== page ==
Sequence analysis and assembly
Approximately 162 million (161 923 766) high-quality trimmed reads from 174 million (173 910 356) raw reads were generated from the deep sequencing of sea cucumber (Apostichopus japonicus) transcriptome using Illumina HiSeq™ 2000 platform. The raw reads produced by sequencing five cDNA libraries have been deposited in the NCBI SRA database (accession number: SRA050267 including SRX122152, SRX122619 and SRX122622). The high-quality reads containing 1 235 031 preprocessed 454 sequencing reads and 6731 ESTs from the public database were also included in the A. japonicus transcriptome analysis (Table 1).
Table 1. Summary statistics of transcriptome assembly for Apostichopus japonicus
|Type of data||Total clean reads||Total clean nucleotides||Total consensus sequences||Total length||Mean length||N50|
|454 reads||1 235 031||624 161 079||34 937 (454Isotigs)||43 000 002||1230||1550|
|Sanger reads||6731||4 044 547||6731 (ESTs)||4 044 547||600||689|
|Illumina reads||161 923 766||14 573 138 940||94 528 (Contigs)||57 761 480||611||837|
|Assembly Results|| || ||94 704 (Unigenes)||76 736 126||810||1335|
Assembly of these reads generated 94 704 tentative consensus sequences (nonredundant sequences or unigenes), ranging from 200 to 16 153 bp, with an average size of 810 bp (Table 1). The total assembled unigenes included 38 587 transcripts which were attributed to the different sequence splicing of 22 000 genes. Each of these unigenes contained at least two sequences with pairwise sequence similarity larger than 70%. The number of different splicing isoforms in A. japonicus is not as high as in vertebrate (Wang et al. 2008). Combined with the 454 sequencing data (Du et al. 2012), 84.9% of the high-quality reads were incorporated into the unigenes, and the quality of assembled transcriptome was improved greatly than only de novo assembly using Illumina or 454 sequencing reads. The summary statistics of transcriptome assembly indicated that 454 pyrosequencing and Sanger reads facilitated effective assembly of the Illumina short reads and the assembled transcripts by Illumina reads covered nearly all the 454 and Sanger sequences (Table 1). The size distribution of unigenes is shown in Fig. 1. More than 50 000 of the total unigenes were not matched with the transcriptome assembly result from the 454 sequences (Du et al. 2012). With deeper sequencing and coverage in this study, this result suggests more representative collections of A. japonicus genes obtained. Another reason is that huge amount of short reads generated makes the transcriptome assembly difficult, which is not only impeded by repeats but also by alternatively spliced transcripts. The allelic variation is also a significant impact factor for the assembly of transcriptome.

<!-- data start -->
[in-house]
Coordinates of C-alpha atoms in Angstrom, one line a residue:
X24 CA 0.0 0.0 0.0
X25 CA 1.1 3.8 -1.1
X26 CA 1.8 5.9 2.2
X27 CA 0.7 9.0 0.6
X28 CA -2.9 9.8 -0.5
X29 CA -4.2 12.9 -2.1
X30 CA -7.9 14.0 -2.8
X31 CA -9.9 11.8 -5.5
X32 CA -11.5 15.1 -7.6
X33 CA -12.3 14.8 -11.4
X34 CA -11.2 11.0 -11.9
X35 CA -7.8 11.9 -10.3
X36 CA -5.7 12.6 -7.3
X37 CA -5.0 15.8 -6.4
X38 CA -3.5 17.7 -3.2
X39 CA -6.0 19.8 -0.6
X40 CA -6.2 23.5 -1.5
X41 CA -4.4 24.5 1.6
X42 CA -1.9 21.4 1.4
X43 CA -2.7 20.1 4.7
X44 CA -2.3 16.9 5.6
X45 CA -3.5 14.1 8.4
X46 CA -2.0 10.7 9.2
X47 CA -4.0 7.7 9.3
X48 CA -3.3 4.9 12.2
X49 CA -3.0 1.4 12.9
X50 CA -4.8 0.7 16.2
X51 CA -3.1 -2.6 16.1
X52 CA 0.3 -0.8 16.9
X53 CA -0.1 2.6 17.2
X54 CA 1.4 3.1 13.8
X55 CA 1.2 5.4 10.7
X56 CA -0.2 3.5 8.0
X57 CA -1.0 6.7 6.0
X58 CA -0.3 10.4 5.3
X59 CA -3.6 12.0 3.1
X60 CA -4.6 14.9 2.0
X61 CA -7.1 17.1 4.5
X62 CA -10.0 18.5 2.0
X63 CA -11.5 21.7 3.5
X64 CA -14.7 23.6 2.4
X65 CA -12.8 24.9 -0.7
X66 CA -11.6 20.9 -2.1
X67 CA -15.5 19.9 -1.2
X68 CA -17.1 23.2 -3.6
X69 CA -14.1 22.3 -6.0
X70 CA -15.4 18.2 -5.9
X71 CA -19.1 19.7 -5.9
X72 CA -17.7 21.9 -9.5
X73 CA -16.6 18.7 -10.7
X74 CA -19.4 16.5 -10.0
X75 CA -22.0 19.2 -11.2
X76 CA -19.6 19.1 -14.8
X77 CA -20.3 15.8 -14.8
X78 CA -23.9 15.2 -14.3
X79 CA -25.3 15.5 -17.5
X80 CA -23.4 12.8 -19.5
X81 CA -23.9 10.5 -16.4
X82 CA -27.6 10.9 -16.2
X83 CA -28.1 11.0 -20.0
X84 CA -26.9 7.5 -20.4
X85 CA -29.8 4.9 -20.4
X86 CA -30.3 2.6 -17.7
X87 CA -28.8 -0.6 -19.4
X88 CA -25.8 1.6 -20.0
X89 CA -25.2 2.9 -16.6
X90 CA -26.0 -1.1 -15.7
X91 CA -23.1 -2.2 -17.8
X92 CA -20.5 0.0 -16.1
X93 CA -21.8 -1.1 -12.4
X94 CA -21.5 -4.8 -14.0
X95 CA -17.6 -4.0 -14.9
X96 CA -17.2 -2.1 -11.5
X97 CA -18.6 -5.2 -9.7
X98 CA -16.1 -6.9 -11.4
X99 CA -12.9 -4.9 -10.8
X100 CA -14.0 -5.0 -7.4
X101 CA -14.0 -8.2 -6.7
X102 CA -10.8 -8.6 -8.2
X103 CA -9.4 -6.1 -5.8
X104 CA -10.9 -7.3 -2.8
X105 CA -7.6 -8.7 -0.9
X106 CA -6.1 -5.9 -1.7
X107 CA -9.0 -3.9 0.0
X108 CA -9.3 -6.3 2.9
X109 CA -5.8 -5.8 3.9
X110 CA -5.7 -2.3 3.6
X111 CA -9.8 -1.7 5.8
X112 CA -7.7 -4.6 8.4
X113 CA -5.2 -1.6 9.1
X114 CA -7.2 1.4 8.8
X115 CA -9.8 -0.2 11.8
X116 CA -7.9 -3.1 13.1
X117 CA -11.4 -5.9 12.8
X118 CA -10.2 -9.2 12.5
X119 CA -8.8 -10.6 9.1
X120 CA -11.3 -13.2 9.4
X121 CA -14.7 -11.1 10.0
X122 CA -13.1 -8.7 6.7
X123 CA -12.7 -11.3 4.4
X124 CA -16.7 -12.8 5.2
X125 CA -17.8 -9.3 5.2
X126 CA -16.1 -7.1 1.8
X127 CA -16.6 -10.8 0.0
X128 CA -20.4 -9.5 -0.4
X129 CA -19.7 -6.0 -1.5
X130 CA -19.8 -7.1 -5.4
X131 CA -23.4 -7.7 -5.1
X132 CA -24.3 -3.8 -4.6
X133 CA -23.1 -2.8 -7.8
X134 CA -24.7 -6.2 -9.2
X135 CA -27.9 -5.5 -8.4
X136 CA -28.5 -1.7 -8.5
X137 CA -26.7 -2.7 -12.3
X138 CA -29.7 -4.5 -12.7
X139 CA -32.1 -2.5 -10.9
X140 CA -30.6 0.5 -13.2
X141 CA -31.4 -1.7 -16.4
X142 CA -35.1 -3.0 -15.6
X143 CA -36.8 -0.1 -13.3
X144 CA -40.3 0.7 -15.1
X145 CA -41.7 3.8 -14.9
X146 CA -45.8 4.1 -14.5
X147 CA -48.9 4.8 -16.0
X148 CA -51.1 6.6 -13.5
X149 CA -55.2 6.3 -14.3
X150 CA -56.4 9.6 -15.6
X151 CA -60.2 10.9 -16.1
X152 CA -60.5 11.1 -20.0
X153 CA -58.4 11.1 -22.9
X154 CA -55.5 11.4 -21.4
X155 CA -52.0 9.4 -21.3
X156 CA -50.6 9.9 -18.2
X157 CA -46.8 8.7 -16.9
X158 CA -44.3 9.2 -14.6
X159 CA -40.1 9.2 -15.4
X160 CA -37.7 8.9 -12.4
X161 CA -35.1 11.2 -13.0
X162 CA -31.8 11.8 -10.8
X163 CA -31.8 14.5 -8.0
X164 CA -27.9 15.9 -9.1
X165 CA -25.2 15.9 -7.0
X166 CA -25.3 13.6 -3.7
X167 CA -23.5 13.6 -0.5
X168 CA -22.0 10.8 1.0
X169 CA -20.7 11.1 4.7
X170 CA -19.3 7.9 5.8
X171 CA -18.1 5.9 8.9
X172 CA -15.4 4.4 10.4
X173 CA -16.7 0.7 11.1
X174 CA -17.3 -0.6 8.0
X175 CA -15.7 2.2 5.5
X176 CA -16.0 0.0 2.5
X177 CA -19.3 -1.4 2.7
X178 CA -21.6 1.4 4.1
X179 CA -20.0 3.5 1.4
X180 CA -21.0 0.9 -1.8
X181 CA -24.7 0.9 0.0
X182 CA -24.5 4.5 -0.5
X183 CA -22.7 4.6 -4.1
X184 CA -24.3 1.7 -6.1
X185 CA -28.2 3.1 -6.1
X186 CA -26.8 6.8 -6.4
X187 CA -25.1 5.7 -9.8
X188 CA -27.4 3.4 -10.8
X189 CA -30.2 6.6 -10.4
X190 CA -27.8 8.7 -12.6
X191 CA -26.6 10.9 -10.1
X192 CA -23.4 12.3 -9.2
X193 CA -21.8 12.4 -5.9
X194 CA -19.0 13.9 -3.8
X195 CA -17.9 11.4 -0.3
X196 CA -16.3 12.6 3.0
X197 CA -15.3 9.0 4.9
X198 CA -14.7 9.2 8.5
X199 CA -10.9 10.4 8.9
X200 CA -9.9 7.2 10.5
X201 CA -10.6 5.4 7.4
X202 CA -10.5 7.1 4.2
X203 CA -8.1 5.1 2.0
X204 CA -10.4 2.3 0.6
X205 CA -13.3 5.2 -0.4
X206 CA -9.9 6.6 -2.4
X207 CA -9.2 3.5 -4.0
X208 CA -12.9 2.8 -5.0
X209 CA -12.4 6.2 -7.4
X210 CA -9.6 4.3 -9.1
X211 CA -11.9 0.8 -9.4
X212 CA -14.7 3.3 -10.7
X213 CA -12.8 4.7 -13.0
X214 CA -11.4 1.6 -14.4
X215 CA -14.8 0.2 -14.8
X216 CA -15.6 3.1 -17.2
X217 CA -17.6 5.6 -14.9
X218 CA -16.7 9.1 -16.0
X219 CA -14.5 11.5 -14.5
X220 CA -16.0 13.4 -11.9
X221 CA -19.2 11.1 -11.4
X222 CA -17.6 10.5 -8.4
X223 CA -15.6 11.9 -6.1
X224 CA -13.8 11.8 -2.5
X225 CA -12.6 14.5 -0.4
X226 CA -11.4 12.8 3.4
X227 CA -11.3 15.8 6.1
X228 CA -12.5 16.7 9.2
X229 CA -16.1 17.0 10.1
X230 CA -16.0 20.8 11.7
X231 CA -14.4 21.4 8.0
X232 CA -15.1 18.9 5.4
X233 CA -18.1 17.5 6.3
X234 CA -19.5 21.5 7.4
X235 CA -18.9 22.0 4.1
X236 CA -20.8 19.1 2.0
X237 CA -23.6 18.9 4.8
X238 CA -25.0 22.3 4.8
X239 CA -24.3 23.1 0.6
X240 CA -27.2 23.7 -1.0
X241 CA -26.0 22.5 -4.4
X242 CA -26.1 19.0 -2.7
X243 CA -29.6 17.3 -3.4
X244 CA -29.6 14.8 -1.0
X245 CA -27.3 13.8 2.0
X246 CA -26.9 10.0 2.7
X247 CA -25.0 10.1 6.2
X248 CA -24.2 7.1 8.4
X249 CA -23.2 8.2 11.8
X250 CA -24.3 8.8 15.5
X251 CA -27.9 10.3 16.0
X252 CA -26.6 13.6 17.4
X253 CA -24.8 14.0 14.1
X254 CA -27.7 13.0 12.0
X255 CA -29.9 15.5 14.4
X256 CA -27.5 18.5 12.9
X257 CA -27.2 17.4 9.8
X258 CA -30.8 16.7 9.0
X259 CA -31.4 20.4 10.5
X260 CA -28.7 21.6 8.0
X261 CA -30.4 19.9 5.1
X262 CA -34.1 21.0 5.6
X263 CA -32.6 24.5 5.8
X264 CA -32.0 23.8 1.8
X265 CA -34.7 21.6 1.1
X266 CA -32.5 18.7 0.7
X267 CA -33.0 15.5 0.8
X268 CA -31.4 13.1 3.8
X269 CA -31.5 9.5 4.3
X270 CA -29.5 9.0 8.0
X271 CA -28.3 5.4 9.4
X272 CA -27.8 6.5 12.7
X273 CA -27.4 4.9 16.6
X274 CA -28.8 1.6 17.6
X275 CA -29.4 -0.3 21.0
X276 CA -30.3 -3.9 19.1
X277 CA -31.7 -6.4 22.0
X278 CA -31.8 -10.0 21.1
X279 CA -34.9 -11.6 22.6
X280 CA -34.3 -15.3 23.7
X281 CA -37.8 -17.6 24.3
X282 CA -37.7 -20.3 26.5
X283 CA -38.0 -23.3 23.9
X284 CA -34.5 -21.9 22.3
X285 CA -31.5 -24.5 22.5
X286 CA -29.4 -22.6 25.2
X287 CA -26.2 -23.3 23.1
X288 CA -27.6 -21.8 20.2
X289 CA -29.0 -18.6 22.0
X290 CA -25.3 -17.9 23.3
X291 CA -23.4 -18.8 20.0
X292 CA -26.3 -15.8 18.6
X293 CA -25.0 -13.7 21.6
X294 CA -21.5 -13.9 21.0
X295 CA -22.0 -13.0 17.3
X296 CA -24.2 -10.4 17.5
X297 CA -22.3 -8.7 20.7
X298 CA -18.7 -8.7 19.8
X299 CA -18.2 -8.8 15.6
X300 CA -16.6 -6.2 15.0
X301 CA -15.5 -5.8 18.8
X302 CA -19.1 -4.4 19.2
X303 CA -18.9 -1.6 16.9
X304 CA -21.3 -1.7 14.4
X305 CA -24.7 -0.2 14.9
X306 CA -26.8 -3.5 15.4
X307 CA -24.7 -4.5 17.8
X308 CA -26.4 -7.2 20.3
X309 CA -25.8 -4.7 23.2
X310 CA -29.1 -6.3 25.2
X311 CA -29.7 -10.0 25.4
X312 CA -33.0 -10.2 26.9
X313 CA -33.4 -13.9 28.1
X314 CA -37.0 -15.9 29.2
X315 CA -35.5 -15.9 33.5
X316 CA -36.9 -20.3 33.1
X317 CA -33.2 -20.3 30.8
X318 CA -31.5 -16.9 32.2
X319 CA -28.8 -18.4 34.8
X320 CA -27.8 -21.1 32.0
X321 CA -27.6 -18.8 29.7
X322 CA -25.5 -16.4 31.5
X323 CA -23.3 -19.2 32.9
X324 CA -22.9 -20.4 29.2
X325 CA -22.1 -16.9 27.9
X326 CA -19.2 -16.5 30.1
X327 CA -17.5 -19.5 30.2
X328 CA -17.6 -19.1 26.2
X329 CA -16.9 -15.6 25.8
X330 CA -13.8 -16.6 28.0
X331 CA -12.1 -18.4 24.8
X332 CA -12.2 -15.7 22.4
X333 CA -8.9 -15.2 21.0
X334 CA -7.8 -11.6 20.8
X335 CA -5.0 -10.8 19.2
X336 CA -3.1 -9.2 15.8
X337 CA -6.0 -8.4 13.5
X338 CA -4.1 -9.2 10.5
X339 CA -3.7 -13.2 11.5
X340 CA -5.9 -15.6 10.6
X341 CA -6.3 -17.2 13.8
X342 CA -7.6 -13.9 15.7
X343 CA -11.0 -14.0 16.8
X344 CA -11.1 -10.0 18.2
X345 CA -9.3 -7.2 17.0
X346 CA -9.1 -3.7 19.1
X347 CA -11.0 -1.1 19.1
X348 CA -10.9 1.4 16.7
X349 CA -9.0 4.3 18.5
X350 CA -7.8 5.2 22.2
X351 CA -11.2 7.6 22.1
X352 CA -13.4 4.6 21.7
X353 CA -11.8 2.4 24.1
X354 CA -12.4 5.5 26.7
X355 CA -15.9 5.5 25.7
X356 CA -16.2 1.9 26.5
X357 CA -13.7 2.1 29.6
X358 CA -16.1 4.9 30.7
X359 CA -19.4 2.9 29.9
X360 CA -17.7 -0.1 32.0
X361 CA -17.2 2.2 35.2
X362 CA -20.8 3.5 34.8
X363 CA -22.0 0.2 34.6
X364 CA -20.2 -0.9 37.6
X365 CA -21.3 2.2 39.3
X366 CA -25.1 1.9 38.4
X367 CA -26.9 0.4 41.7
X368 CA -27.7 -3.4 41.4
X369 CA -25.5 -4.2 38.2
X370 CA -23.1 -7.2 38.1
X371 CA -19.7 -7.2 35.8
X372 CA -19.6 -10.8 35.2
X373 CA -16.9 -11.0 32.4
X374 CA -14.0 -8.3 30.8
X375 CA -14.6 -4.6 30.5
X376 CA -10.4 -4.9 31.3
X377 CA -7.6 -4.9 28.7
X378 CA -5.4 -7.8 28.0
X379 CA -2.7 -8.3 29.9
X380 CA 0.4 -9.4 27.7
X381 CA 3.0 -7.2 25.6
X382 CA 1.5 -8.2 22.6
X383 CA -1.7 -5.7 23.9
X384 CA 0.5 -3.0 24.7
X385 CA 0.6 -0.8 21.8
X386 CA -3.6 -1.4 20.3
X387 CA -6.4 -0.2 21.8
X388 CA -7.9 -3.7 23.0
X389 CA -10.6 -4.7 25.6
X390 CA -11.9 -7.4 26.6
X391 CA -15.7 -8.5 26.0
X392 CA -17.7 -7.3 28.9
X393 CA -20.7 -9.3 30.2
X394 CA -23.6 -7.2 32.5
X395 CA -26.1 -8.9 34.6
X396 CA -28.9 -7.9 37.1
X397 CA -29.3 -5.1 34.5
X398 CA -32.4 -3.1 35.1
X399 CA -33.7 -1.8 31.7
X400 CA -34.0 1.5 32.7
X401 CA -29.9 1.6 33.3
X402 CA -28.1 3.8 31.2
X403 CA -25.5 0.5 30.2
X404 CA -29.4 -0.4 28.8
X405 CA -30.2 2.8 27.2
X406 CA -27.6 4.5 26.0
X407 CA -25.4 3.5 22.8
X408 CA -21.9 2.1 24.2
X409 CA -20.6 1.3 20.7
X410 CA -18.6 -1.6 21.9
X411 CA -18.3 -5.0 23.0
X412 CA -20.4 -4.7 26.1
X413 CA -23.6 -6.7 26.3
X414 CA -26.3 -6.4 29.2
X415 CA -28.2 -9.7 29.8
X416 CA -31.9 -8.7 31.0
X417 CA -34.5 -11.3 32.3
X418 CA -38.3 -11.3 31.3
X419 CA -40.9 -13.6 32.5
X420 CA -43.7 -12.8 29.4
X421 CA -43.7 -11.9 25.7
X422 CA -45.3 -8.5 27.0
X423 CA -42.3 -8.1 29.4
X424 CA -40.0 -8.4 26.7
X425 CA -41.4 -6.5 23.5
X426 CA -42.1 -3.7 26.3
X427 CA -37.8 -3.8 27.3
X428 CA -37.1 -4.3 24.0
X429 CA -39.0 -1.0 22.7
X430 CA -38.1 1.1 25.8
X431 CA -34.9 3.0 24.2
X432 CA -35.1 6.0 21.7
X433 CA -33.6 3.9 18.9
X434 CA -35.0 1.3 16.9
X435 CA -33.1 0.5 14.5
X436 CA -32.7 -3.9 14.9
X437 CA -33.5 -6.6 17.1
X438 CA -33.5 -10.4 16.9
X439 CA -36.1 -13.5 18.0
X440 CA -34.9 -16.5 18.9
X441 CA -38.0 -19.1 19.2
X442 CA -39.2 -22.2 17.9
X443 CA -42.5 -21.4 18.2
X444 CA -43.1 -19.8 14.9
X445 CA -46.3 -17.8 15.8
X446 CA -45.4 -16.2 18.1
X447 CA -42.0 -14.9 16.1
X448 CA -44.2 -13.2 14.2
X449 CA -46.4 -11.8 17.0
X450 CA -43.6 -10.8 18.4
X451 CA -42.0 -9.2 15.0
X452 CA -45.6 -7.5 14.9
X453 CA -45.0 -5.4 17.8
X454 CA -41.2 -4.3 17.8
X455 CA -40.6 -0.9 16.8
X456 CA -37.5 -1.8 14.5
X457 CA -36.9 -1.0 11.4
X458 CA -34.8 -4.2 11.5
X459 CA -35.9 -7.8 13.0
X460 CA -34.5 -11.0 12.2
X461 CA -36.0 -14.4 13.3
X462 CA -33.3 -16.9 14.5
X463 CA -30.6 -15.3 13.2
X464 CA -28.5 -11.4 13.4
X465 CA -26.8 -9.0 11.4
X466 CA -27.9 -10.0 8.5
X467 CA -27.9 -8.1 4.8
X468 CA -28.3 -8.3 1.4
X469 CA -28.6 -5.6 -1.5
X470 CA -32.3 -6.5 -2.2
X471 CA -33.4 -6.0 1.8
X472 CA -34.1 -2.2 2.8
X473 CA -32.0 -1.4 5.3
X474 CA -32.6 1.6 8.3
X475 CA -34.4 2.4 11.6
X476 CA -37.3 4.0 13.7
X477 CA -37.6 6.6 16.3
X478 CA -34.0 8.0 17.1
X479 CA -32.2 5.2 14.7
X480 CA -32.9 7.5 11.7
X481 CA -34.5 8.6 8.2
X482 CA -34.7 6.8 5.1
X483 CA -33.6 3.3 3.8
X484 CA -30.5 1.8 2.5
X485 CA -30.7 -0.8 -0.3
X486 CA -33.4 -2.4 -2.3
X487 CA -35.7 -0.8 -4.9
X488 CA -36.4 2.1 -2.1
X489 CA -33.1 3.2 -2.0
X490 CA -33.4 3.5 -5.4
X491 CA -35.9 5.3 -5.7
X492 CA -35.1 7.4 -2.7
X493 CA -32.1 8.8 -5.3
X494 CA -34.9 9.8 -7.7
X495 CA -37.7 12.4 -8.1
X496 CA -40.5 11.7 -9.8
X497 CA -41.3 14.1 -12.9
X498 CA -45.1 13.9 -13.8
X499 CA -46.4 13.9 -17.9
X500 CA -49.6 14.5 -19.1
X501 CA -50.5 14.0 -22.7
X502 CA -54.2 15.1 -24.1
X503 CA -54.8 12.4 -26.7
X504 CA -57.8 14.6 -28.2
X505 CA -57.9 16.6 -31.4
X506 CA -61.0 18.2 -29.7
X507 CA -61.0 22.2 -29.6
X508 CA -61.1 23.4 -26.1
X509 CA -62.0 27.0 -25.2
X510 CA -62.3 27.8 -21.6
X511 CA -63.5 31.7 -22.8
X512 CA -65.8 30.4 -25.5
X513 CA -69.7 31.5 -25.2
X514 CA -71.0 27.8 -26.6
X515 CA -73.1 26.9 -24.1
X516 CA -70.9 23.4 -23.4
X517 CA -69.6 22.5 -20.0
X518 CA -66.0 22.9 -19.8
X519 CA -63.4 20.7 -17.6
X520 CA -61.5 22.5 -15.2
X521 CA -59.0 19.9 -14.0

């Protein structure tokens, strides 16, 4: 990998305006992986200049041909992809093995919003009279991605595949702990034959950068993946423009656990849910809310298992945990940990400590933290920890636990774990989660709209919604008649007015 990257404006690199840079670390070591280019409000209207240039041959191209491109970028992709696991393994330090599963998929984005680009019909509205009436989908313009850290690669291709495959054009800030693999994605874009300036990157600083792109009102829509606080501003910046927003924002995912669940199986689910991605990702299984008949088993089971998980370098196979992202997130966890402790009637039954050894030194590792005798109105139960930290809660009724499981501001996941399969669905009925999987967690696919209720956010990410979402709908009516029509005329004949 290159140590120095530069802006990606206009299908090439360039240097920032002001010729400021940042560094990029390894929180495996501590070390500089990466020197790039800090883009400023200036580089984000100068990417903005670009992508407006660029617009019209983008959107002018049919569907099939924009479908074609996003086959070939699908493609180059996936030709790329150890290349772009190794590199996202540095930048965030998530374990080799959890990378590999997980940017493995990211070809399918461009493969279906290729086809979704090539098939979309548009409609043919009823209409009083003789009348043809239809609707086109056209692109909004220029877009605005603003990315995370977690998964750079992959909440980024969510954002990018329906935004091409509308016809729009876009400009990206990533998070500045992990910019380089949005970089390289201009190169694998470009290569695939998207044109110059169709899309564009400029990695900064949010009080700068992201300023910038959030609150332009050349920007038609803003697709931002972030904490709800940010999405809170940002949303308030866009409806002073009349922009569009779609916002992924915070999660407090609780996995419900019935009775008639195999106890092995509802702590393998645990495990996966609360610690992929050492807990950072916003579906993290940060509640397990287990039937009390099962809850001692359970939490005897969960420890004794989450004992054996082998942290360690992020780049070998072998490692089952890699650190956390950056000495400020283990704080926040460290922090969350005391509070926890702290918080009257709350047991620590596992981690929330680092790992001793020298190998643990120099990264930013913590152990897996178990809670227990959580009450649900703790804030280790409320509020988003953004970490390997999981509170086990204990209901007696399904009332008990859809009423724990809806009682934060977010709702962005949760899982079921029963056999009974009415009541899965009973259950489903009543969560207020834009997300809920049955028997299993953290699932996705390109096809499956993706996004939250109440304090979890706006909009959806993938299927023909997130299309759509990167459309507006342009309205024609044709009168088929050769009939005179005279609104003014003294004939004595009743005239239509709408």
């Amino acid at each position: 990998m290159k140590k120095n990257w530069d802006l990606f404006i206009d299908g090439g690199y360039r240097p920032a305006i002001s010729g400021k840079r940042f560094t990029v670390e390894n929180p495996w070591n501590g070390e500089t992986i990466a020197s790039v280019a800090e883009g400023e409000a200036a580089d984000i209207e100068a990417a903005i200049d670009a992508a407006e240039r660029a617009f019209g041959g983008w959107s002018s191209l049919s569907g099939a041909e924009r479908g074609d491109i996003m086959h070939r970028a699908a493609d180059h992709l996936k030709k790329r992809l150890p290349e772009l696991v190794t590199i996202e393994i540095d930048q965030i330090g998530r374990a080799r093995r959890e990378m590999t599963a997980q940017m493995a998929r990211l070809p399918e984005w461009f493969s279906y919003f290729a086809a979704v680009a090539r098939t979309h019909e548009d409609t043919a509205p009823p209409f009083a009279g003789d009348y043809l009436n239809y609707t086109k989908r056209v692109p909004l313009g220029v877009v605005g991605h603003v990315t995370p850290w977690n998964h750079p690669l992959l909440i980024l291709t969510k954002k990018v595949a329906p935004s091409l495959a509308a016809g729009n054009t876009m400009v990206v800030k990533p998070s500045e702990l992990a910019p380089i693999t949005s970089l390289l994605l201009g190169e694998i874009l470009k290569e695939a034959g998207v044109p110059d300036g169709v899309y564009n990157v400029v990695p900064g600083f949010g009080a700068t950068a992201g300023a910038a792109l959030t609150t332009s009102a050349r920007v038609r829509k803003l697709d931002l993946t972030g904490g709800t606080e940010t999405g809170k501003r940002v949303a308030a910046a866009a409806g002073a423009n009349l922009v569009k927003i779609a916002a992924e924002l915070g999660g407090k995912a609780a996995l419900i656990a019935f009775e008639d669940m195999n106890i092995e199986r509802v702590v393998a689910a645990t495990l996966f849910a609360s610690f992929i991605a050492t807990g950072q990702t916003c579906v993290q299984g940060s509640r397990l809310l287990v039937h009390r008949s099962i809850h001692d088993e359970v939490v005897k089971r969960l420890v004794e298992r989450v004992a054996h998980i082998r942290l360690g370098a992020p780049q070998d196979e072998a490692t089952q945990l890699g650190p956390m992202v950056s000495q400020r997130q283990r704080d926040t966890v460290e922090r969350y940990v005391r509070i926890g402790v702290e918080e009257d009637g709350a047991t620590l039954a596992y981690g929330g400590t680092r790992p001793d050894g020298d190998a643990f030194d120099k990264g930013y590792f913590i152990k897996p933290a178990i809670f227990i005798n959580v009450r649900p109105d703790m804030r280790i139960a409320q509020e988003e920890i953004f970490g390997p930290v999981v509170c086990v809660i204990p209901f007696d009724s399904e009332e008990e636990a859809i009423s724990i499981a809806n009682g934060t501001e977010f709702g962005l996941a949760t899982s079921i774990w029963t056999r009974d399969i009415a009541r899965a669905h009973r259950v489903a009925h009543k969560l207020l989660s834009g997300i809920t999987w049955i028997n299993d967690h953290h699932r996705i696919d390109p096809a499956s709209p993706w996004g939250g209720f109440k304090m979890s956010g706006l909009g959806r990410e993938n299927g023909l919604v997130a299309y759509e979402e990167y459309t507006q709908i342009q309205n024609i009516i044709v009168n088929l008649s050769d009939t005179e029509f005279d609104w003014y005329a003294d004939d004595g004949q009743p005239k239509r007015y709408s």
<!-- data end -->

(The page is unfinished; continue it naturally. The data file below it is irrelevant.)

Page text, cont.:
Figure 1. The length distribution of unigenes. Unigenes were generated from de novo assembly of Illumina sequencing reads and public database, and were compared with the 454 sequences assembly.
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Unigene sequences were first annotated by blastx to protein databases nr, Swiss-Prot, KEGG and COG (e-value < 1e-5), and then annotated by blastn to nucleotide databases nt (e-value < 1e-5). Of all the 94 704 assembled sequences, 29 357 showed significant matches to nr, 24 573 to Swiss-Prot, 21 139 to KEGG, 10 124 to COG and 11 003 to nt databases. Altogether, 32 479 had significant matches, at least one hit to these databases.